A big service with a little name, Box delivers cloud storage solutions and more for small business. In addition to secure online storage, you can organize files into folders, collaborate virtually, set permissions for viewing and access, transfer large files quickly, and access the app from any platform. Box also offers additional features for business, including a sales portal and secure Deal Rooms for virtual meetings and transactions.

What does it cost? Box is free for single users with up to 50 GB of storage, and business plans for three to 500 users with 1000 GB of storage cost $15 per month. There is also a 14-day free trial available.

Google Drive

This storage solution, paired with Google’s popular productivity suite, is ideal for small businesses—especially those already running Gmail. Google Drive fuses Google Docs with cloud storage, so you can save, share, and collaborate in real-time on documents, spreadsheets, and presentations.

What does it cost? The first 5 GB of storage are free. If you need more space, you can pay $2.49 per month for 25 GB, or $4.99 per month for 100 GB.

Microsoft SkyDrive

Like all other Microsoft products, this cloud storage solution is a strong choice for Windows-based users who are running MS Office. Microsoft SkyDrive offers excellent integration with the Windows operating system, particularly Windows 8 and the Windows Phone platform, because it syncs not only files and folders, but also apps and system/device settings.

SkyDrive is also available for Mac, iOS, and Android platforms as a straight storage solution with Office integration.

What does it cost? SkyDrive gives everyone with a Microsoft account (formerly called a Windows Live ID) 7 GB of free storage. For more storage, the annual (not monthly) cost is $10 for 20 GB, $25 for 50 GB, and $50 for 100 GB.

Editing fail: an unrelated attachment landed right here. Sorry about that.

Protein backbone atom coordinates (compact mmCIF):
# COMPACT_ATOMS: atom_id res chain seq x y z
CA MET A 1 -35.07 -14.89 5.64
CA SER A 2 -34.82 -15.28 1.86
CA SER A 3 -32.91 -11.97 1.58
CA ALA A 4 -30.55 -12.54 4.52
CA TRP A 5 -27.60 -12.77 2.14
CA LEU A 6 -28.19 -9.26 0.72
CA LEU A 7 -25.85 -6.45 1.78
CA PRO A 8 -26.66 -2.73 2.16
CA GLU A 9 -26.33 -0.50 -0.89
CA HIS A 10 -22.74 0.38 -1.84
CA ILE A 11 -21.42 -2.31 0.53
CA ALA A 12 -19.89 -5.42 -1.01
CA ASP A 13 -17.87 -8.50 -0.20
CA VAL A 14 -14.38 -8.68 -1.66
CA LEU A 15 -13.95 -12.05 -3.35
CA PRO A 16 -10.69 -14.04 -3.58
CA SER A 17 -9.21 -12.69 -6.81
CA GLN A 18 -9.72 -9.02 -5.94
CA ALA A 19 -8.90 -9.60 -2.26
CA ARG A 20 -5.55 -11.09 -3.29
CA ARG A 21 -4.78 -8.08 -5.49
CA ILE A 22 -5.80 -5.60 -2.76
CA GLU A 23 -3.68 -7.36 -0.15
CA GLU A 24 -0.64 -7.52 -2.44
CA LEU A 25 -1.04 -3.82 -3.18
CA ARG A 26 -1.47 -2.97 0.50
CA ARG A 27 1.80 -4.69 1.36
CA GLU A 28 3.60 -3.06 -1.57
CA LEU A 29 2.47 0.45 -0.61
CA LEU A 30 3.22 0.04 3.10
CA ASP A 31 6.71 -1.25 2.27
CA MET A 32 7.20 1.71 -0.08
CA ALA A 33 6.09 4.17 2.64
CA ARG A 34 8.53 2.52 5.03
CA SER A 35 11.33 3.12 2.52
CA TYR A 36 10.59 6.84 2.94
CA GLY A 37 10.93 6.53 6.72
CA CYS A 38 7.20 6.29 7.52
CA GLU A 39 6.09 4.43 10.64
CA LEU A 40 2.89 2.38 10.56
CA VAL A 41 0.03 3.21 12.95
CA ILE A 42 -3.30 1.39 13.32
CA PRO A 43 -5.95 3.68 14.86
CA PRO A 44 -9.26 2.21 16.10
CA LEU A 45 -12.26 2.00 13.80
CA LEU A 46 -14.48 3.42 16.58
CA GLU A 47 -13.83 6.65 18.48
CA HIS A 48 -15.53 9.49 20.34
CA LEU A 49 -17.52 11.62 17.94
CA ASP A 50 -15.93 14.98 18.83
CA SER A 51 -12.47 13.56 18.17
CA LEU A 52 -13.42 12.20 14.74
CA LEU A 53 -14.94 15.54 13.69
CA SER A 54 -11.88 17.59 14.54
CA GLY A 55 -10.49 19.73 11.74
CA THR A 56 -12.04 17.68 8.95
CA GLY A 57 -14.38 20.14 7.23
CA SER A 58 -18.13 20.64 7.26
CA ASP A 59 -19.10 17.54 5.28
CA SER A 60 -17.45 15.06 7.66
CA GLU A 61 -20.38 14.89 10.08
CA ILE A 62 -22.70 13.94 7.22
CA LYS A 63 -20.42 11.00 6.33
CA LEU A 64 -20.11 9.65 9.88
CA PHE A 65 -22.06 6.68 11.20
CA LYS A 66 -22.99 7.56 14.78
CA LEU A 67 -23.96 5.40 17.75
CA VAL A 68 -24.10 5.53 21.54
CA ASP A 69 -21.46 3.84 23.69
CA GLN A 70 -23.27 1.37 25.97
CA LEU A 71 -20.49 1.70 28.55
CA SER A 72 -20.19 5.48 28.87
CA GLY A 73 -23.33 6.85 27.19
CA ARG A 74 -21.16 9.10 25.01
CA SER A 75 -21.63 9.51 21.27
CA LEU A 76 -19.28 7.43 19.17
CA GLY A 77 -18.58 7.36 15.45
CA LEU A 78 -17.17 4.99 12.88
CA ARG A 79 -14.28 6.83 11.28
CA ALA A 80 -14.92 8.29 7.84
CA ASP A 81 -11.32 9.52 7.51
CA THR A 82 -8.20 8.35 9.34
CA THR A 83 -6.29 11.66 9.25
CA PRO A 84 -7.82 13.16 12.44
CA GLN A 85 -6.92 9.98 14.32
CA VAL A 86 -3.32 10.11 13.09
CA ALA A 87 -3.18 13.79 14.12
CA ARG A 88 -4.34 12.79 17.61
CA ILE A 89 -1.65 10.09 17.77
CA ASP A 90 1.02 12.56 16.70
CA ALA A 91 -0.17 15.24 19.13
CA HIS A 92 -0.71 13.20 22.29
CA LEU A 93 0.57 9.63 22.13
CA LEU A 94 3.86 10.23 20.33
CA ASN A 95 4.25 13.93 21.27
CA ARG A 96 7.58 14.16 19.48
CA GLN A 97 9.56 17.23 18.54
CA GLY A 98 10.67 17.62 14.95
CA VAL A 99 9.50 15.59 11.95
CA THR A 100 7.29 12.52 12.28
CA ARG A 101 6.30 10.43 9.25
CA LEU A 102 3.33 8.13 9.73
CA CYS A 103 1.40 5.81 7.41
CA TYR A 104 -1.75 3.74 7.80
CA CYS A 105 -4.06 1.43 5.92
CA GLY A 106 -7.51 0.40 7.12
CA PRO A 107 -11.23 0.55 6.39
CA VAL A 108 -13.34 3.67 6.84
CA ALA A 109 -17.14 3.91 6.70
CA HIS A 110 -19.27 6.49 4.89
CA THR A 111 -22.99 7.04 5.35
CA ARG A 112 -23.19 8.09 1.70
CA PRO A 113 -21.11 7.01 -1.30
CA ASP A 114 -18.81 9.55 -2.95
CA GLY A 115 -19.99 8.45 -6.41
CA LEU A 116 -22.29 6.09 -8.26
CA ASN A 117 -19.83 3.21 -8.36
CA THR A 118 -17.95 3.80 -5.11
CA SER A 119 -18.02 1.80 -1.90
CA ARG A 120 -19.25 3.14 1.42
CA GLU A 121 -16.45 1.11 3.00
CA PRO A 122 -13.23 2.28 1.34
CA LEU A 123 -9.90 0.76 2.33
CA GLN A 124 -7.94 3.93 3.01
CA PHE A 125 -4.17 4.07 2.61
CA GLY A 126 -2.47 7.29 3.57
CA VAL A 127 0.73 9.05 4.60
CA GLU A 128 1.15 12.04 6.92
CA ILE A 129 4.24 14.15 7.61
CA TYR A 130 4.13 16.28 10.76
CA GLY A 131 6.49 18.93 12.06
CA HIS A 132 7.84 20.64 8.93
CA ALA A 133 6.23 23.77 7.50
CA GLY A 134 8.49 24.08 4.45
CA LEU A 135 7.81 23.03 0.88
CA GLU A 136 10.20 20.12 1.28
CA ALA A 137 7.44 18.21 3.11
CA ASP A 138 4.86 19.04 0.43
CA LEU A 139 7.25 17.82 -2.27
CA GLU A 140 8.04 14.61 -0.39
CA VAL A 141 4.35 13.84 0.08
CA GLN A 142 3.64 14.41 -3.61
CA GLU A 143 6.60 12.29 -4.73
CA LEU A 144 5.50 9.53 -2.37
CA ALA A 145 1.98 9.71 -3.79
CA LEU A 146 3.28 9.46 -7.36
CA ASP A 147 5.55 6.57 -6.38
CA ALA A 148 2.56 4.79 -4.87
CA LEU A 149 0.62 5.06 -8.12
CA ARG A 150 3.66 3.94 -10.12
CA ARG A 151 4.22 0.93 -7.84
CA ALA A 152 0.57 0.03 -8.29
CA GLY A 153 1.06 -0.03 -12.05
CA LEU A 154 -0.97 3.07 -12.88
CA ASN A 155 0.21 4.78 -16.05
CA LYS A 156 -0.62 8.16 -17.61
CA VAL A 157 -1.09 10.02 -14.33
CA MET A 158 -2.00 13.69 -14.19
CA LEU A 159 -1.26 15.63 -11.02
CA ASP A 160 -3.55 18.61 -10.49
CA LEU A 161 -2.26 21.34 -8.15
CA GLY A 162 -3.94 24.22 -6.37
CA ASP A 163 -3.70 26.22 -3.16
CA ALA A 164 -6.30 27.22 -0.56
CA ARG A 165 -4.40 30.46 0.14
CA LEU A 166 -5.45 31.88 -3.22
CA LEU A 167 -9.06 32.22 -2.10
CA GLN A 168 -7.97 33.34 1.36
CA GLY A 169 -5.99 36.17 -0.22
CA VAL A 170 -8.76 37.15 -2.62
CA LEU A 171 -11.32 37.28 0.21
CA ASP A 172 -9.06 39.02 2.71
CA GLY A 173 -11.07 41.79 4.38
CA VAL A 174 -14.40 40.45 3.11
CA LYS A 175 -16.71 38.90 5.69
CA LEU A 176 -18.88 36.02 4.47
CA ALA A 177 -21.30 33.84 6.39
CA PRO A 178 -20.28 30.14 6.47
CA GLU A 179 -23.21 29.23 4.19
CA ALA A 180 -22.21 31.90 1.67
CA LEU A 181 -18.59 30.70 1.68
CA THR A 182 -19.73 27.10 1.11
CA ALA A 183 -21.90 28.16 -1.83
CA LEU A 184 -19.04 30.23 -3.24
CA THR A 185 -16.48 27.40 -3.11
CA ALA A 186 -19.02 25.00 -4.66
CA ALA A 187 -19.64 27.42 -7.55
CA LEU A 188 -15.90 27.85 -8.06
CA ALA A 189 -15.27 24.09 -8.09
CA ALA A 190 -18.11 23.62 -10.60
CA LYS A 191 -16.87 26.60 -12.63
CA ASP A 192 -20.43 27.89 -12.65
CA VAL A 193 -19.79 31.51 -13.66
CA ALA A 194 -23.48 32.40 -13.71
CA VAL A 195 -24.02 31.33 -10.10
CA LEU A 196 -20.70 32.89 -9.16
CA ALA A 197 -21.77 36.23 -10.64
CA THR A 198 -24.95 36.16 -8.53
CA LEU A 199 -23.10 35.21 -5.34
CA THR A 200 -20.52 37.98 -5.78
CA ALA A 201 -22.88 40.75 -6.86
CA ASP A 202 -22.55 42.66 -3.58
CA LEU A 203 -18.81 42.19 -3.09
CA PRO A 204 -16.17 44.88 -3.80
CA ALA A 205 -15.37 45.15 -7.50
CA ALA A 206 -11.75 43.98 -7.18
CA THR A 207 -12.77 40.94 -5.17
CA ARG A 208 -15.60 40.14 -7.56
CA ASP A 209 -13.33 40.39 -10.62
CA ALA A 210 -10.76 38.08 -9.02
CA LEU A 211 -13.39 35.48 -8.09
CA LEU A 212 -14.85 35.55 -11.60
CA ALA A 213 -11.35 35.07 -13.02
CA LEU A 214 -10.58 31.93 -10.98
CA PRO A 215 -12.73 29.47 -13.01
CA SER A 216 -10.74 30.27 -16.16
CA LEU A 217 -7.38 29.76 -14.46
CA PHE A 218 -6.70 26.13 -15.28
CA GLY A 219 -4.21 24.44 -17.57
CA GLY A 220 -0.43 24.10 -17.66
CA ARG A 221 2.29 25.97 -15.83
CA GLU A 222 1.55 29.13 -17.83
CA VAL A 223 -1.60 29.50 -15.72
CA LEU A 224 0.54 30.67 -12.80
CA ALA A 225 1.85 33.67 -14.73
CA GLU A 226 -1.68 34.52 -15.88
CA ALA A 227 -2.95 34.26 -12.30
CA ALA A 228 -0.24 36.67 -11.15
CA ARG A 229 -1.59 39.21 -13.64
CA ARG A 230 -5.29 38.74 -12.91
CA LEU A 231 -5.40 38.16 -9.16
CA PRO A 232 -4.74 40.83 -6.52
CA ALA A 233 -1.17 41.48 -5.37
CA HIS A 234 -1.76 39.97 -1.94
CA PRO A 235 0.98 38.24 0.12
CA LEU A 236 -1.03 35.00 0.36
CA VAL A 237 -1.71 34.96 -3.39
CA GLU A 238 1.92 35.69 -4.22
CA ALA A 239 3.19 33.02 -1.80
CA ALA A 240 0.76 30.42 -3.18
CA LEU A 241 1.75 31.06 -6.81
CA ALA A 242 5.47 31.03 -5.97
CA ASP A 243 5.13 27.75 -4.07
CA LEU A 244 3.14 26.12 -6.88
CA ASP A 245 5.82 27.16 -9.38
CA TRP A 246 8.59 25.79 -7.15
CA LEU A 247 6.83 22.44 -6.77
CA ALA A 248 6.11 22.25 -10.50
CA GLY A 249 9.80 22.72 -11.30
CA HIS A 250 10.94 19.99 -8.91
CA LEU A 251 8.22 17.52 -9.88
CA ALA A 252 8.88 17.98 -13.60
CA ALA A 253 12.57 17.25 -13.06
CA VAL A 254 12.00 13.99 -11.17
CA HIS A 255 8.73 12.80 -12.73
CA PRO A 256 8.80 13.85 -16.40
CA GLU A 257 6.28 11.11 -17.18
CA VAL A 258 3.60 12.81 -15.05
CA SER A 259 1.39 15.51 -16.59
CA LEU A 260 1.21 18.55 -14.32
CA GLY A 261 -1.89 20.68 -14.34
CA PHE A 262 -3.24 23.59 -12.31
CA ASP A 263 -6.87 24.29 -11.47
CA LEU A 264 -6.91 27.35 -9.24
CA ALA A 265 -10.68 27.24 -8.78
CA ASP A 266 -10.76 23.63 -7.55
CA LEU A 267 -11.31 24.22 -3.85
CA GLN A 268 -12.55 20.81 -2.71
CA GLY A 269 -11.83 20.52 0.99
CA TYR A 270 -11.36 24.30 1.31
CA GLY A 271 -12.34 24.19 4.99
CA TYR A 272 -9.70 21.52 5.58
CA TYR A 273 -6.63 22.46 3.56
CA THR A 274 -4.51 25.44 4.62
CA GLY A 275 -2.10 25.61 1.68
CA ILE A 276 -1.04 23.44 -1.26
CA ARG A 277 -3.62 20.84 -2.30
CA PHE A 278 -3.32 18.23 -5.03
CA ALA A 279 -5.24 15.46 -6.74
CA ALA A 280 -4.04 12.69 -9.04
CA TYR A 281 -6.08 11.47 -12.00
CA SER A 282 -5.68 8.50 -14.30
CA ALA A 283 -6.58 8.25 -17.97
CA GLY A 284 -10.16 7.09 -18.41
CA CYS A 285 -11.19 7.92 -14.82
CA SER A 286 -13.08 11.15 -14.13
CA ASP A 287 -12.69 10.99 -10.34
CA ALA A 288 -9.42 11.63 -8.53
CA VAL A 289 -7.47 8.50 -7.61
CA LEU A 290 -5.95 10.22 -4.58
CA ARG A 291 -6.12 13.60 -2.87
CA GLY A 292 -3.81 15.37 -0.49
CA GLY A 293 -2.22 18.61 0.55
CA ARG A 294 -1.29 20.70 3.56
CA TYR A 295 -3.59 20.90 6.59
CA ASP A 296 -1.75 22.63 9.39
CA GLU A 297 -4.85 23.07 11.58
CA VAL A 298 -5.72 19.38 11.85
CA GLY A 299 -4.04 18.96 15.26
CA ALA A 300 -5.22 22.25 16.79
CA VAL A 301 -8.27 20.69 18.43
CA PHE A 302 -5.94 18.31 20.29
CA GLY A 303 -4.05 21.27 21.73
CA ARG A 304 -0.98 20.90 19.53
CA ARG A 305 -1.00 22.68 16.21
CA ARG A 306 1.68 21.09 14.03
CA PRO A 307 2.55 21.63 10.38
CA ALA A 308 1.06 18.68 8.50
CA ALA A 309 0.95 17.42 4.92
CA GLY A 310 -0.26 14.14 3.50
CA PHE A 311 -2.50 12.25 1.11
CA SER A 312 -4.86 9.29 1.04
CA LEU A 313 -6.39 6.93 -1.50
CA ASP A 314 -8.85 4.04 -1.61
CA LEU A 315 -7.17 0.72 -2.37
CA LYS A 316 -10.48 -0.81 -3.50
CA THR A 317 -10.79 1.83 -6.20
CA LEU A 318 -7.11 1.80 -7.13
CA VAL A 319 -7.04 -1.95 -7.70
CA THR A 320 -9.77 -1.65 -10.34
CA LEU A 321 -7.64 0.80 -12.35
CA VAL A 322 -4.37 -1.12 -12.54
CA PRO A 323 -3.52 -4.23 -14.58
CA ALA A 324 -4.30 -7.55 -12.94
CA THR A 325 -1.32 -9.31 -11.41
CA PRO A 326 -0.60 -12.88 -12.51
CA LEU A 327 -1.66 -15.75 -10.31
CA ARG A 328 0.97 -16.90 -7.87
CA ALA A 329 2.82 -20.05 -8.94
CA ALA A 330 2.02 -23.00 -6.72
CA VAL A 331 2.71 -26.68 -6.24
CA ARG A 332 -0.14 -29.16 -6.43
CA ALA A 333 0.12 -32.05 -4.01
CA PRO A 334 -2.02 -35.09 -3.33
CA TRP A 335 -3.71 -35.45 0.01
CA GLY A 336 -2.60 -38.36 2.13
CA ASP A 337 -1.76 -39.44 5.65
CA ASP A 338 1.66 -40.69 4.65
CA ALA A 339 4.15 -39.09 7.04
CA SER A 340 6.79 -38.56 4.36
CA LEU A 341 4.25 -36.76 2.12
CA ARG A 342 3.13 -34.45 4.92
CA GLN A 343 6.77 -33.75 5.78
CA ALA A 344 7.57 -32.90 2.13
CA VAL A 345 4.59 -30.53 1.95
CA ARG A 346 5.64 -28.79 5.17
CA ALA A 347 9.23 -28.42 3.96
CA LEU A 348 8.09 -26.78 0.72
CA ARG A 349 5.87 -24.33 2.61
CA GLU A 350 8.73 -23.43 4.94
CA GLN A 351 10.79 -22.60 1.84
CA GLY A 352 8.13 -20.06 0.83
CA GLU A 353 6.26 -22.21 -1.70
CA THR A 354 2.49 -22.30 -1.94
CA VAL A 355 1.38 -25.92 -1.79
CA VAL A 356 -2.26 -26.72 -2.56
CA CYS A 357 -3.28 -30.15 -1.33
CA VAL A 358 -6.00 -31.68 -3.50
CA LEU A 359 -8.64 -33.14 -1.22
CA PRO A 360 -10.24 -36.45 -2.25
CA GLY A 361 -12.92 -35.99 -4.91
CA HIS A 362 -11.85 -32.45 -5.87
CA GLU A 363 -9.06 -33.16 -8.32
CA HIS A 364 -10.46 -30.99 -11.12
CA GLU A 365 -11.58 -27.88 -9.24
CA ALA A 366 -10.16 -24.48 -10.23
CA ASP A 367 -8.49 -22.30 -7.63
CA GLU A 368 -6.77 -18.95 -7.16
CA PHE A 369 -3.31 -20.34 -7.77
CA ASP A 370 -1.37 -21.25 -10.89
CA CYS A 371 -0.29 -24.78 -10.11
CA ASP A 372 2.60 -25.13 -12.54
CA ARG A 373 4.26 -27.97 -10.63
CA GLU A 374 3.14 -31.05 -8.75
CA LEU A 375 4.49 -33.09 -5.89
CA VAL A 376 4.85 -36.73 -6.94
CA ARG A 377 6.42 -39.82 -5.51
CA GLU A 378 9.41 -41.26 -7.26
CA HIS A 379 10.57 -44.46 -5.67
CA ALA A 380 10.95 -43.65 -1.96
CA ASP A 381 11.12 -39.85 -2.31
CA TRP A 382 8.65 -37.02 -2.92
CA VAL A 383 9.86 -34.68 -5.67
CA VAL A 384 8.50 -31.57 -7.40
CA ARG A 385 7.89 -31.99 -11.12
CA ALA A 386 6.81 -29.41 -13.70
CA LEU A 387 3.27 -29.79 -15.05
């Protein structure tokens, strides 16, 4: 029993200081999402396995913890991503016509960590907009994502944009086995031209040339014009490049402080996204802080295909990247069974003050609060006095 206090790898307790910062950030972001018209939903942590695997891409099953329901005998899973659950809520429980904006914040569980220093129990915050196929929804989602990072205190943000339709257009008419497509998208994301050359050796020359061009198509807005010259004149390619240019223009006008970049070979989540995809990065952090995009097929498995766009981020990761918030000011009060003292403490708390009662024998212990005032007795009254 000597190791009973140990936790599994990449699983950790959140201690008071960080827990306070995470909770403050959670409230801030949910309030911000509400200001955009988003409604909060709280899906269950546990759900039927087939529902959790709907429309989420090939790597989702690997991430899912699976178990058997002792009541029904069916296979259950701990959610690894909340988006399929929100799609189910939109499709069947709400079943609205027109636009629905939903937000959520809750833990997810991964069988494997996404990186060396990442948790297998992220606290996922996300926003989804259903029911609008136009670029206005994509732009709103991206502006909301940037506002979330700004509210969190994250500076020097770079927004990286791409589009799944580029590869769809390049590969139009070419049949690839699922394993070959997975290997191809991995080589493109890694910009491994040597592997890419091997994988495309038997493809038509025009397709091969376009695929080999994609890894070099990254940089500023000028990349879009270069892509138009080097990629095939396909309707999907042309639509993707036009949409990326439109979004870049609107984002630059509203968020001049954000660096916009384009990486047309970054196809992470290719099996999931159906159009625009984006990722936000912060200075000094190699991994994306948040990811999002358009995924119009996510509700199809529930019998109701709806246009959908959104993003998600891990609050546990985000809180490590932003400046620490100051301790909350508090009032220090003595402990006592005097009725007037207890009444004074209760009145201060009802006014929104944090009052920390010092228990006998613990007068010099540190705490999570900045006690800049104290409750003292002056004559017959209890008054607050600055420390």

4 Reasons Websites Underperform

Friday, July 12th, 2013

How To Check Website Google Rankings

For a small percentage of businesses, websites are stairways to riches—but for most companies, they are little understood entities that result in poor search engine rankings, little or no visitors, disappointing sales, and weak interaction. To surpass the fierce online competition, companies must deploy a well-rounded website marketing strategy.

Is your website failing to deliver? It could be due to any of these five common reasons:

You treat your site like a brochure.

Successful websites aren’t static sales documents–they are dynamic, ever-changing entities. Unlike a brochure, your website must constantly improve and change as your business evolves. Use it to document new and exciting services or products. In addition to text content, you can add video, audio, infographics, blogs, polls, reports, books, and much more.

Keep your website fresh with new content. A website with outdated content will get ignored, or even downgraded, by search engines. Websites that are frequently updated are considered valuable. You can never have too much content or too frequent updates.

You don’t tell stories.

People love good stories—and every business has one, even yours. Websites with compelling narratives are excellent reputation builders. Tell stories about how and why you started your business, or about the services or products you offer. Share customer success stories. When you share your story, you not only showcase your personality, but you also invoke emotion and foster loyalty.

You underestimate the importance of mobile compatibility.

Mobile Internet usage is skyrocketing. If your site is not mobile optimized, a large number of prospective customers will be unable to view it. A mobile-friendly website enables prospects to browse and interact with it on a screen as small as a few inches. It is realistic to expect half of your site visitors to use a mobile device to view your website. Mobile compatibility is no longer just another cool feature to have – your site can’t succeed without it.

You ignore the power of SEO (Search Engine Optimization).

For many small businesses, advertising is out of the question. You can save money by optimizing your website for relevant search phrases. Unique, value-adding content is a solid foundation for good SEO. Search engines reward websites that are frequently updated with new content. For example, a web designer could have a collection of articles dealing with website design topics. If you are a web designer in San Diego, relevant keyword phrases like “San Diego web designer” and “San Diego web designer” should be included on your website.

Making updates is a complicated process.

The easier it is to make updates, the more likely they’ll happen. The easiest website platforms are known as CMS (Content Management Systems). Some of the most common are Drupal, WordPress, and Joomla. The CMS enables you to make content updates in a matter of minutes, without help from your web designer, so you have full control over your site. A website that’s frequently updated is rewarded by more visitors and higher search engine rankings.

This is a guest post from George Meszaros, the CEO of Webene, a San Diego web design company.